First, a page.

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Many of today’ sustainable cities have implemented policies and ways to include sustainable transport, especially diverse modes for the everyday person as mentioned in Alan Wann’s lecture. Cities such as Munich and Copenhagen have refocused from a transport association to a mobility association, taking in new ways of mobility including park and ride, bike and ride, car share and bike rental schemes, we also see this slowly being integrated in UK systems as written by Beatley (2003). However, how sustainable are Public Bike schemes?

Mobikes in Newcastle (Mobike, n.d.)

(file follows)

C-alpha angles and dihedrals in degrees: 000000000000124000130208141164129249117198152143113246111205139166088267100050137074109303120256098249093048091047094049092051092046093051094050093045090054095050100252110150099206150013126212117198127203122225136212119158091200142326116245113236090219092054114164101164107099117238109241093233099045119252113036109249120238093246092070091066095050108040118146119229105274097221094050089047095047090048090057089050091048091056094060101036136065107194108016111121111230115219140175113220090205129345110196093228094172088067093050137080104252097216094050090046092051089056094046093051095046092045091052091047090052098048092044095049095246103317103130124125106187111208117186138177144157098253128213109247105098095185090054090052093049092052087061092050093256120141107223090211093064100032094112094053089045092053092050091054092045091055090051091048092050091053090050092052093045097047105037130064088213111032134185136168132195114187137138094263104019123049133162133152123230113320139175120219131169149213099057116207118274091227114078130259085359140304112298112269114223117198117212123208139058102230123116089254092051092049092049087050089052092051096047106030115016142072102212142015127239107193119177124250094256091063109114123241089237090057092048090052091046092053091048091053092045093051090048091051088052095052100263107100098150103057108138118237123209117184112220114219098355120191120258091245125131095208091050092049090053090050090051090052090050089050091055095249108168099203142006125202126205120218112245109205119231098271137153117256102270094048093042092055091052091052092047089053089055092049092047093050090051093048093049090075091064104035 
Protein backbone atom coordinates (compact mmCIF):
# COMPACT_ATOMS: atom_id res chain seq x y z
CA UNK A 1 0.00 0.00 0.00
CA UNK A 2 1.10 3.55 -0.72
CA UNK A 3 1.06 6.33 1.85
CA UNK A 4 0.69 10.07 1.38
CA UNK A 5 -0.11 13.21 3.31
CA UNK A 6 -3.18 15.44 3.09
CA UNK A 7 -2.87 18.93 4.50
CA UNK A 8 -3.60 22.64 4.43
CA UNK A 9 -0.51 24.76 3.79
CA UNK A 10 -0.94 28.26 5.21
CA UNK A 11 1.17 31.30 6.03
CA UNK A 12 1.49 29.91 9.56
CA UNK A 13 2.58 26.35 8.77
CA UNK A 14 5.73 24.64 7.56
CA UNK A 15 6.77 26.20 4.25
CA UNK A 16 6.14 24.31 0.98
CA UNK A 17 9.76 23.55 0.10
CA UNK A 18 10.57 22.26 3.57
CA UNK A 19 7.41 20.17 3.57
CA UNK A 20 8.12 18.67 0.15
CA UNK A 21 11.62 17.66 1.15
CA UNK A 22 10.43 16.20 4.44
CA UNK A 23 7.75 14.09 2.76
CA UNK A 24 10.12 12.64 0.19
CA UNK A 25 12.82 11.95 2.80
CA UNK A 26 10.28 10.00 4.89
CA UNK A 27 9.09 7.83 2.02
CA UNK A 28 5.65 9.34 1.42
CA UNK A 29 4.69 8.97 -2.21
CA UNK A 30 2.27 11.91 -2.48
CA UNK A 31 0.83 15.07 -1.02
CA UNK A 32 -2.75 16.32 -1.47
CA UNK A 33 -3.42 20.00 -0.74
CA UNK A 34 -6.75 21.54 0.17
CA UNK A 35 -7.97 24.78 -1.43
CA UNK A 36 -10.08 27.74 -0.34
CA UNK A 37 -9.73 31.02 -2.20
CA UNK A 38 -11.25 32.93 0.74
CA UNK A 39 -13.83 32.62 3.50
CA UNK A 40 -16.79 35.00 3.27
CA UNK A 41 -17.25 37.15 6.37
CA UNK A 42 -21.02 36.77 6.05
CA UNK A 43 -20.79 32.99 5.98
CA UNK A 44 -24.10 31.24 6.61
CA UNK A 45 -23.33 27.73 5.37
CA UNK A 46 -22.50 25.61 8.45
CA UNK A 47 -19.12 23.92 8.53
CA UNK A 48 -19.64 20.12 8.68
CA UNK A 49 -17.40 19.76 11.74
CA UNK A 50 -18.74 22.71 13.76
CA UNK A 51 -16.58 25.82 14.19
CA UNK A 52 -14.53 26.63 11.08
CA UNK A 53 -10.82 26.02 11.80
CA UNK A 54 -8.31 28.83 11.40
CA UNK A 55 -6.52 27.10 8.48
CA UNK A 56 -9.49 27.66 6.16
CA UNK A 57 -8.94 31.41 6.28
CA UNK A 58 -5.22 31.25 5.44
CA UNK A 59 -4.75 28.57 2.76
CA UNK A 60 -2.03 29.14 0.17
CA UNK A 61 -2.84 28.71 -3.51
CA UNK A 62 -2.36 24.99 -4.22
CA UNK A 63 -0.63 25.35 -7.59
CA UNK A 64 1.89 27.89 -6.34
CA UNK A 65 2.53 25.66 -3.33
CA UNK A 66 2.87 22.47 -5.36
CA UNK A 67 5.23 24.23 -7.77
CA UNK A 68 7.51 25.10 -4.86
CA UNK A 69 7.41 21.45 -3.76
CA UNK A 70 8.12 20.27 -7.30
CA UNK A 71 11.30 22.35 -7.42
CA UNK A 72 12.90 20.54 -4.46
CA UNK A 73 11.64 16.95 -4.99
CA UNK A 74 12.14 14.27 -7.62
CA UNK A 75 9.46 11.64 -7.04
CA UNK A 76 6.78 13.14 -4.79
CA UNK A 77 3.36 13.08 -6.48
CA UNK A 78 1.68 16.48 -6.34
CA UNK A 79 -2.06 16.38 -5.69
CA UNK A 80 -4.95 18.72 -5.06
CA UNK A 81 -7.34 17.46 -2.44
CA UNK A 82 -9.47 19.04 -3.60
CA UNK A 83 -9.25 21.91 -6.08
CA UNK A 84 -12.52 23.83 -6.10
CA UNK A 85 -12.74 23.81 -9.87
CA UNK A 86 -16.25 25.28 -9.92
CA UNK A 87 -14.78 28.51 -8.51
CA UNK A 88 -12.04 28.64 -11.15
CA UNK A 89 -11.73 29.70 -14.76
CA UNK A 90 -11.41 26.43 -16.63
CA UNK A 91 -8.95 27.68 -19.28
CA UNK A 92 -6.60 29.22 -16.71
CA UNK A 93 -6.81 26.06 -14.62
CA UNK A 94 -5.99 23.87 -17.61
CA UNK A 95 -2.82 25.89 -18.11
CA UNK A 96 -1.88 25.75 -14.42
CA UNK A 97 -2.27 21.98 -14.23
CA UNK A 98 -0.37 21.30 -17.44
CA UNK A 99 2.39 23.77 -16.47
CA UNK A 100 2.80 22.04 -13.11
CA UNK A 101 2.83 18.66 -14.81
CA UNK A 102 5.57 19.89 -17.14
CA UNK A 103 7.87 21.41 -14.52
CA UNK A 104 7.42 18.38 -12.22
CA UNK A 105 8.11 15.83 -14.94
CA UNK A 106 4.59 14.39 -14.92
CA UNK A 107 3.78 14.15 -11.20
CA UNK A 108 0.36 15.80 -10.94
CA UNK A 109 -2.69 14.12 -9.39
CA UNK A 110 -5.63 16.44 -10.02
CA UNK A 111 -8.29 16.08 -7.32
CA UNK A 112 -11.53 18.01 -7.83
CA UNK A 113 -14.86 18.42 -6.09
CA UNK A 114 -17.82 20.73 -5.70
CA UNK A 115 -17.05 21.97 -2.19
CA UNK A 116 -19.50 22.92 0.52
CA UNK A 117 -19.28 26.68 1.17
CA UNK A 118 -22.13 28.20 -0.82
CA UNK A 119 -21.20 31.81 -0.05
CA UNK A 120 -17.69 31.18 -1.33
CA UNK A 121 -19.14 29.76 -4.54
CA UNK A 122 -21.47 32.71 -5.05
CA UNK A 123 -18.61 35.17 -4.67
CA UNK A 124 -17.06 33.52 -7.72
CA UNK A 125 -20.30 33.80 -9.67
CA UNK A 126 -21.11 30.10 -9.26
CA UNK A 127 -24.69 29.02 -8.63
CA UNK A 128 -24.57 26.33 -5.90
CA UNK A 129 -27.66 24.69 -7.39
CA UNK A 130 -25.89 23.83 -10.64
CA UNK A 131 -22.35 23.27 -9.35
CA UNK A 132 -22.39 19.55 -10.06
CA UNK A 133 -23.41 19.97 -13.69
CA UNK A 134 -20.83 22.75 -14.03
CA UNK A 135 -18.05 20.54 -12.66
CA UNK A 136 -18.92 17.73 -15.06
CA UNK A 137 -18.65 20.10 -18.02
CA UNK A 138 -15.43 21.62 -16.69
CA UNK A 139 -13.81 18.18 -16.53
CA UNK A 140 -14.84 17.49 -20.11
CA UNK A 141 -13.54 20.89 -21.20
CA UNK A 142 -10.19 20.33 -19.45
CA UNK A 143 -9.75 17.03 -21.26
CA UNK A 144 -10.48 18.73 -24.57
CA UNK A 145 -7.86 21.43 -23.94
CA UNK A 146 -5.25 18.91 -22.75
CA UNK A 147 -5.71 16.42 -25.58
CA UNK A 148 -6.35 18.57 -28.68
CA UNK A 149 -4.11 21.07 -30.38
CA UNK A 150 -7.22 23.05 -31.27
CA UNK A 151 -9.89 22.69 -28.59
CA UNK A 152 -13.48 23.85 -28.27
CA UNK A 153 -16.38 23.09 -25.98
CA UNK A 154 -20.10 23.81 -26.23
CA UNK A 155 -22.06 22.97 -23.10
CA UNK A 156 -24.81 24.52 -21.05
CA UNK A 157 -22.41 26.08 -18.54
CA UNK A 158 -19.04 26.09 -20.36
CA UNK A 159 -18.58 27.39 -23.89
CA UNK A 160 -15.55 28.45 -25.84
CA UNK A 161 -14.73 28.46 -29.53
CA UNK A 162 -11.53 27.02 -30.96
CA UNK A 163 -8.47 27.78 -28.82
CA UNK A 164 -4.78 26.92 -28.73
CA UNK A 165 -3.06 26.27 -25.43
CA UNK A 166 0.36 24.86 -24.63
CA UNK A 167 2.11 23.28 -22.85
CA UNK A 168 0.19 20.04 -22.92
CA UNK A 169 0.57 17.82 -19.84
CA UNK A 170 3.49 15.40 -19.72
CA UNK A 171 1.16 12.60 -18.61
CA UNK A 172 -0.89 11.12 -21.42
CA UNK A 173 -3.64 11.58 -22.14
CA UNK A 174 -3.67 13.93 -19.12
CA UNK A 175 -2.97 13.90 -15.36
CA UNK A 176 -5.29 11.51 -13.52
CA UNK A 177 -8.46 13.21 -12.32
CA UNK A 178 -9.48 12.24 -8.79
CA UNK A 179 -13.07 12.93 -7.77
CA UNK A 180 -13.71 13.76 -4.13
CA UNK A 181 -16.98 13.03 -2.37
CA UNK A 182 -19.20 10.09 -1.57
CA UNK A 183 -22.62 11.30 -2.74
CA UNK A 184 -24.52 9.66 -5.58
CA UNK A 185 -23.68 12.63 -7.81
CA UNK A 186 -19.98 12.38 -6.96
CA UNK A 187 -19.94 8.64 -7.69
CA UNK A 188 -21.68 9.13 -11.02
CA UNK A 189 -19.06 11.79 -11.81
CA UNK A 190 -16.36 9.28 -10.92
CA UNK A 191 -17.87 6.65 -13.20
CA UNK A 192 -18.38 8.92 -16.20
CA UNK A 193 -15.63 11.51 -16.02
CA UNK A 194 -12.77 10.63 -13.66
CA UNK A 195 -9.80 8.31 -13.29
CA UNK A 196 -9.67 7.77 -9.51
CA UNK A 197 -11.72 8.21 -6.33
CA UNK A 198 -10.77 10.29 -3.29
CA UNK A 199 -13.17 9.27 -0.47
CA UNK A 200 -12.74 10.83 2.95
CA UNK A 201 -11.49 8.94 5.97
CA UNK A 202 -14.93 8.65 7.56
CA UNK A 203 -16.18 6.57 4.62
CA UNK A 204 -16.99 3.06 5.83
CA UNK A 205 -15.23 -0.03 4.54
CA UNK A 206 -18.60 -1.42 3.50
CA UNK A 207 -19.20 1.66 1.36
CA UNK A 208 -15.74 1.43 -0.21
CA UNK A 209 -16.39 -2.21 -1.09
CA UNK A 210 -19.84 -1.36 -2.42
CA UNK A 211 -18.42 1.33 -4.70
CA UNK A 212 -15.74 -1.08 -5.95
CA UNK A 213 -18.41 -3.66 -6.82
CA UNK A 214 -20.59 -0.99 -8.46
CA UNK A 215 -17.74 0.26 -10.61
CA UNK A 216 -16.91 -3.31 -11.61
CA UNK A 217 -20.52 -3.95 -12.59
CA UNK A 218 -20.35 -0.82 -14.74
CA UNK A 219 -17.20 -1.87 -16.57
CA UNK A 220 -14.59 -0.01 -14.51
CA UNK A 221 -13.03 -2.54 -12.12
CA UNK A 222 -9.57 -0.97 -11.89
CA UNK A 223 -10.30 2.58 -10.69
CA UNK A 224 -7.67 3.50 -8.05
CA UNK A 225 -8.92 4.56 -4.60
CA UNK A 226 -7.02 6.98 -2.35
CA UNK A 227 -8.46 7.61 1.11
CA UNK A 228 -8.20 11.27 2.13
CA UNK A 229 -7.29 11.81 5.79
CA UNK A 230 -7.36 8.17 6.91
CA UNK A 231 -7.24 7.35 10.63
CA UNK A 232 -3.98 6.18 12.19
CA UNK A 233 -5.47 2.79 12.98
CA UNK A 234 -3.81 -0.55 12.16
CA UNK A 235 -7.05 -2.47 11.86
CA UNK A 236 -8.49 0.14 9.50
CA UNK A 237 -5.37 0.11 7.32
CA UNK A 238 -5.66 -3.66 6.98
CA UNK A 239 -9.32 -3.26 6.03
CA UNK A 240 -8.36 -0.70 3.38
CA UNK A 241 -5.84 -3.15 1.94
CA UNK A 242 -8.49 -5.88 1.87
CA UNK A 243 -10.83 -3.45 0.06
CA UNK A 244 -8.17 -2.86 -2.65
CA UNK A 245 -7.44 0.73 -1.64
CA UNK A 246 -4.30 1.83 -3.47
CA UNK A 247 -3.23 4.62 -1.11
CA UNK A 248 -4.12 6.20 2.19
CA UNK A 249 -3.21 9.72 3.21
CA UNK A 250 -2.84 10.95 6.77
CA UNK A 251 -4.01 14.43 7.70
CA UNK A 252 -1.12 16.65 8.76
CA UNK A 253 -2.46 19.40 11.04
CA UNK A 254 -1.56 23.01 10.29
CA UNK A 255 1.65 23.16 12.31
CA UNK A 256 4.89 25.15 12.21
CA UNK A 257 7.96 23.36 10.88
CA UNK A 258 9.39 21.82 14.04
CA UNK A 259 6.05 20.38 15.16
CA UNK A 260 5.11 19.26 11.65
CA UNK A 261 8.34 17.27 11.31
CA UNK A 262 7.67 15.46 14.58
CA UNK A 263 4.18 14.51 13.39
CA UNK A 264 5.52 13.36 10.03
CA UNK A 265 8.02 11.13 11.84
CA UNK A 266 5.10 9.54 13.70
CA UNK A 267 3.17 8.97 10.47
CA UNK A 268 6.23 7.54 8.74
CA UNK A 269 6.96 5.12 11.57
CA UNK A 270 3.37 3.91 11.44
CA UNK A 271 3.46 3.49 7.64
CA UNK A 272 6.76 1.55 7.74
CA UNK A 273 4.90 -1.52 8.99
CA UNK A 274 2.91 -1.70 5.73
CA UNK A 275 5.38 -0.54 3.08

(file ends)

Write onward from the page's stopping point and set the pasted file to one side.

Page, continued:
What seemed like a buzzing new feature in your city a year or two ago has already disappeared, especially in UK cities. Public bike hire schemes have many positives and did look like the future of sustainable transport, and why not? They are smart and sustainable, surely, they can fit into the modern-day city. As Lakhani (2011) writes, this is the cure, what saves lives by increasing physical activity, A study of the Barcelona equivalent of London’s “Boris bikes” found that short, regular cycle rides by users have reduced the number of annual deaths – despite the increased risk from accidents and exposure to air pollution, however, a reduced amount of greenhouse gas emissions. This has also been a feature in many cities across the globe during this decade, tested and tried even in China, as a desire to reduce traffic congestion.

Problems with Public Bike Schemes?